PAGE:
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Risk assessment of non-native species in the Bering Sea

Invasive species are one of the leading global conservation concerns because they can have strong, negative impacts on ecosystems, native species, and natural resources. To date, arctic regions have experienced a relatively low number of biological introductions. However, increases in water temperatures, reductions in sea ice, and projected increases in shipping traffic are expected to make arctic marine regions more susceptible to the arrival and colonization of new species.

Our risk assessment for the Bering Sea sought to identify 1) which marine species pose the greatest invasion risk; 2) which areas are most vulnerable to invasion; and 3) which ports are most likely to serve as an entry point into the Eastern Bering Sea.

As part of this project, we created suitability maps using downscaled climate models and species' temperature and salinity thresholds. For each species, we evaluated a) the number of weeks with suitable survival habitat; b) whether each species could survive year-round; c) the number of consecutive weeks with suitable reproductive habitat. We conducted these analyses for two, 10-year study periods: current (2003-2012) and future (2030-2039).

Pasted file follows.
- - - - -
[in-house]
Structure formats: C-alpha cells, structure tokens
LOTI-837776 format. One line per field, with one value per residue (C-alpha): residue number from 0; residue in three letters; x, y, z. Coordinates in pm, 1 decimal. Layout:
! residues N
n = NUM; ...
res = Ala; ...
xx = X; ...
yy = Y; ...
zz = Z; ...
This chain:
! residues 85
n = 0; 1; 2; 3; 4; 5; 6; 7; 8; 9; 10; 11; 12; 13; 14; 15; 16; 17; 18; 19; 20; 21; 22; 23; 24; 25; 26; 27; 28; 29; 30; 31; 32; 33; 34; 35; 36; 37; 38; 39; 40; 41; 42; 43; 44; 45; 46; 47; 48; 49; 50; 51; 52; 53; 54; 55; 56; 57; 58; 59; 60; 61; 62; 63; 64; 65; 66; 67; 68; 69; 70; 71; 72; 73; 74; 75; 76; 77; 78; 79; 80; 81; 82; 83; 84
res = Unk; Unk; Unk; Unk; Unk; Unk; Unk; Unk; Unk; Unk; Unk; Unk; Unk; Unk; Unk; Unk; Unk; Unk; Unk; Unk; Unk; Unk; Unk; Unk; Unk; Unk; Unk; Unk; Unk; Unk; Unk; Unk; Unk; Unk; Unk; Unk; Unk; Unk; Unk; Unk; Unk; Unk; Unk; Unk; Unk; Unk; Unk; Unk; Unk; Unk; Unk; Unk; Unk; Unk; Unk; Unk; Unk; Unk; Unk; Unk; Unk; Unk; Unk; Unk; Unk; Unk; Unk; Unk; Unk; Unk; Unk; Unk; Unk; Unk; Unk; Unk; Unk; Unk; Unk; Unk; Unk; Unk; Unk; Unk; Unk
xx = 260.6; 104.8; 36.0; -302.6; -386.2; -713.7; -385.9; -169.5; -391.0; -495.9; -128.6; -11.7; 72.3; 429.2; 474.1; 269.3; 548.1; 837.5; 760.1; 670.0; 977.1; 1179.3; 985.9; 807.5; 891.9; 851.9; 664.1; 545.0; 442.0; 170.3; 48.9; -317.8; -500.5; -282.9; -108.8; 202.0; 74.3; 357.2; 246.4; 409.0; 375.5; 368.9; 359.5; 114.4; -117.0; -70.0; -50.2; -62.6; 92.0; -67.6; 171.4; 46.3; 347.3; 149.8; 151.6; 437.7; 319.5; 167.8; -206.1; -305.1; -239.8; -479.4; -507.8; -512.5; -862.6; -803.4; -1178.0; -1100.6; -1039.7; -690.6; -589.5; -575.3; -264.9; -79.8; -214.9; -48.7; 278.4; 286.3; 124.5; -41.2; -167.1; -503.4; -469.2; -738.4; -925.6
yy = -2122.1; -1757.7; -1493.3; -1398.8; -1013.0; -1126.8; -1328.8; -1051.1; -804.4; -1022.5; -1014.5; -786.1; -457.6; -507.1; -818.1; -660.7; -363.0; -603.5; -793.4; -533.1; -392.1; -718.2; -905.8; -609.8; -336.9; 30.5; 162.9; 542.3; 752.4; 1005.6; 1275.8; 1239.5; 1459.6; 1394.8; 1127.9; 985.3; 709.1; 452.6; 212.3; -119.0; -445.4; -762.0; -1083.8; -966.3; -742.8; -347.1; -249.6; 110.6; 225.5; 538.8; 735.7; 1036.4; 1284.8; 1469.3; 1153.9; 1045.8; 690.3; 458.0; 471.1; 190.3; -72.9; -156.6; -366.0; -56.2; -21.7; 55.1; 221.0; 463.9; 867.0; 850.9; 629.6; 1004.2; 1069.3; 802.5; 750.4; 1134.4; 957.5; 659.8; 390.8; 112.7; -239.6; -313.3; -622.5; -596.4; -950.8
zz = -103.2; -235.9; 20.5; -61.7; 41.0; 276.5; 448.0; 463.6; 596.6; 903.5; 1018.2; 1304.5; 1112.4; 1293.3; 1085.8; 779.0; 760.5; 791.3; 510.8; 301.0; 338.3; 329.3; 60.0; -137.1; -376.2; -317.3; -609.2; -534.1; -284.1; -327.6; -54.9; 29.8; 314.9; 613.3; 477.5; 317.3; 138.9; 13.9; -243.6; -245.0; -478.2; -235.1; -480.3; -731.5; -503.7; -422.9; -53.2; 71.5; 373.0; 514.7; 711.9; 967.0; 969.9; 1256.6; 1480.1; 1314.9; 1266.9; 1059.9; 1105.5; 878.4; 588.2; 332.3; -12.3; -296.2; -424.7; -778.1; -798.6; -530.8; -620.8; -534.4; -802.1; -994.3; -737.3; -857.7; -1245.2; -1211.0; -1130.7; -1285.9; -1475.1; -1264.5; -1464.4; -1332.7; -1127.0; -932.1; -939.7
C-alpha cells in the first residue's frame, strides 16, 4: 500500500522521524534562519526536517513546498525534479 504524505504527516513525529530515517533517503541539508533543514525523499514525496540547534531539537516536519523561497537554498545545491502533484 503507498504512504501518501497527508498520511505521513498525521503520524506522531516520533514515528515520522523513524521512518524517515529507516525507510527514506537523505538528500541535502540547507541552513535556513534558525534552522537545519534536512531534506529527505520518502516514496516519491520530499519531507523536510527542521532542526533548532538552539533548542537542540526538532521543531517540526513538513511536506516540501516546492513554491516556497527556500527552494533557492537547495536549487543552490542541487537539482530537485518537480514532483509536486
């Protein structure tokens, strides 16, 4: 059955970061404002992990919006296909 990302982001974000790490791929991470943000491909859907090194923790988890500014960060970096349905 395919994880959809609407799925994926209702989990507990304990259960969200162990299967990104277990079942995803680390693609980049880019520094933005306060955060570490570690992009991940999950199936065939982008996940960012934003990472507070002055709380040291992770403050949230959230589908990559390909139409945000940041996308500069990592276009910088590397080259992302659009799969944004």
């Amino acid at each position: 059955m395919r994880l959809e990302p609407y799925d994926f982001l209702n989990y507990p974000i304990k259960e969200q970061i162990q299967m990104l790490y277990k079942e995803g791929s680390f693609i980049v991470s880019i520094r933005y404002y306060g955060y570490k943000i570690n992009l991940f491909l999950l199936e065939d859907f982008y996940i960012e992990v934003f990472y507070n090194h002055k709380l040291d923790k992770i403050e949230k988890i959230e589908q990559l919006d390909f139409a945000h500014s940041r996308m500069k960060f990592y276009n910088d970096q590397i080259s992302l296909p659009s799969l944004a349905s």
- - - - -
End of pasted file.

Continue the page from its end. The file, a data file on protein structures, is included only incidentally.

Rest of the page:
About the data
Our dataset, including physiological thresholds and predicted suitability results for each species, can be found on our KNB data repository. Suitability maps are also available as a .pdf.

This project was made possible through funding from the North Pacific Research Board (project #1523) and the Aleutian and Bering Sea Islands LCC. Tracey Gotthardt and Aaron Poe were involved with spearheading the project. Tracey Gotthardt and Aaron Poe were instrumental in developing this project. Casey Greenstein, Lindsey Flagstad, Catie Bursche, Jaime Weltfelt, and Curtis Whisman contributed to developing the ranking system and the species status reports. Thank you to Jen Karnak of Marine Exchange of Alaska, who assisted with vessel identification, Rob Bochenek and Dr. William Koeppen of Axiom Data Science for assistance extracting the ROMS data, Marcus Geist for his GIS wizarding, and Dr. Al Hermann for insightful conversations about the ROMS.

Data and Resources

Release Date
Spatial / Geographical Coverage Area
POLYGON ((-169.98046875 65.701257900527, -172.08984375 65.628823706475, -173.671875 64.593256107238, -176.66015625 65.337055366975, -180.52734375 65.556186806269, -182.63671875 64.593256107238, -181.0546875 62.64134387466, -183.1640625 62.234674004974, -187.20703125 61.151187608401, -189.84375 60.378575303227, -194.0625 60.204345581938, -196.875 58.958507073834, -194.94140625 56.130245656103, -189.84375 53.810382427311, -180.87890625 52.116625673788, -173.14453125 52.546295697523, -166.46484375 54.017452229774, -161.19140625 56.032156723752, -157.8515625 58.040096504167, -157.1484375 59.229366068221, -160.6640625 58.958507073834, -162.94921875 59.139317334481, -162.59765625 60.204345581938, -165.234375 60.204345581938, -166.11328125 61.320361274729, -166.2890625 62.56045188361, -164.53125 63.438230169422, -162.24609375 63.595004887552, -161.54296875 64.668569125374, -164.00390625 64.517734089053, -166.46484375 64.442002622403, -166.9921875 65.337055366975))
Spatial / Geographical Coverage Location
Bering Sea
Contact Name
Droghini, Amanda
Contact Email
Public Access Level